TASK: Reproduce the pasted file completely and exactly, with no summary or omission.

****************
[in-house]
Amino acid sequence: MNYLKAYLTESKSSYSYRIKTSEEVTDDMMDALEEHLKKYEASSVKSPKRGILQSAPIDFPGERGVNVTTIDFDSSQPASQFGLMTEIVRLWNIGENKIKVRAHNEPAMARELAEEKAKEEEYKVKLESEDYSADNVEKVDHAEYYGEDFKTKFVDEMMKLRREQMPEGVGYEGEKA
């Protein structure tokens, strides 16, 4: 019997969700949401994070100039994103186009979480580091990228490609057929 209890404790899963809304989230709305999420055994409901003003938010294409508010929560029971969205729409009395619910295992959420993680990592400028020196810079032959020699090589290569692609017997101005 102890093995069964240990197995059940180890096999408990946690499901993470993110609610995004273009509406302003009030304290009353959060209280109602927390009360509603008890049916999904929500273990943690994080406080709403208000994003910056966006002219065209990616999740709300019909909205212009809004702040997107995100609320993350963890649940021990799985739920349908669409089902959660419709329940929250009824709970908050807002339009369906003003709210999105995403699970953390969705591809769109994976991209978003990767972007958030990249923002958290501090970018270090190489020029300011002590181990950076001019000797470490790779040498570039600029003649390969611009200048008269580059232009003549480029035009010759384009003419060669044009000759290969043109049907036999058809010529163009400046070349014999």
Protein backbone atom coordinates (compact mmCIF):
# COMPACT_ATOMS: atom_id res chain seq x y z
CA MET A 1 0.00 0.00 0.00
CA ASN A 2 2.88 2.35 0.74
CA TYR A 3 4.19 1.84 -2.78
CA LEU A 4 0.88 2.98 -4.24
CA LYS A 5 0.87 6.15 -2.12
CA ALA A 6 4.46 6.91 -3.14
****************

[in-house]
Amino acid sequence: MNYLKAYLTESKSSYSYRIKTSEEVTDDMMDALEEHLKKYEASSVKSPKRGILQSAPIDFPGERGVNVTTIDFDSSQPASQFGLMTEIVRLWNIGENKIKVRAHNEPAMARELAEEKAKEEEYKVKLESEDYSADNVEKVDHAEYYGEDFKTKFVDEMMKLRREQMPEGVGYEGEKA
């Protein structure tokens, strides 16, 4: 019997969700949401994070100039994103186009979480580091990228490609057929 209890404790899963809304989230709305999420055994409901003003938010294409508010929560029971969205729409009395619910295992959420993680990592400028020196810079032959020699090589290569692609017997101005 102890093995069964240990197995059940180890096999408990946690499901993470993110609610995004273009509406302003009030304290009353959060209280109602927390009360509603008890049916999904929500273990943690994080406080709403208000994003910056966006002219065209990616999740709300019909909205212009809004702040997107995100609320993350963890649940021990799985739920349908669409089902959660419709329940929250009824709970908050807002339009369906003003709210999105995403699970953390969705591809769109994976991209978003990767972007958030990249923002958290501090970018270090190489020029300011002590181990950076001019000797470490790779040498570039600029003649390969611009200048008269580059232009003549480029035009010759384009003419060669044009000759290969043109049907036999058809010529163009400046070349014999």
Protein backbone atom coordinates (compact mmCIF):
# COMPACT_ATOMS: atom_id res chain seq x y z
CA MET A 1 0.00 0.00 0.00
CA ASN A 2 2.88 2.35 0.74
CA TYR A 3 4.19 1.84 -2.78
CA LEU A 4 0.88 2.98 -4.24
CA LYS A 5 0.87 6.15 -2.12
CA ALA A 6 4.46 6.91 -3.14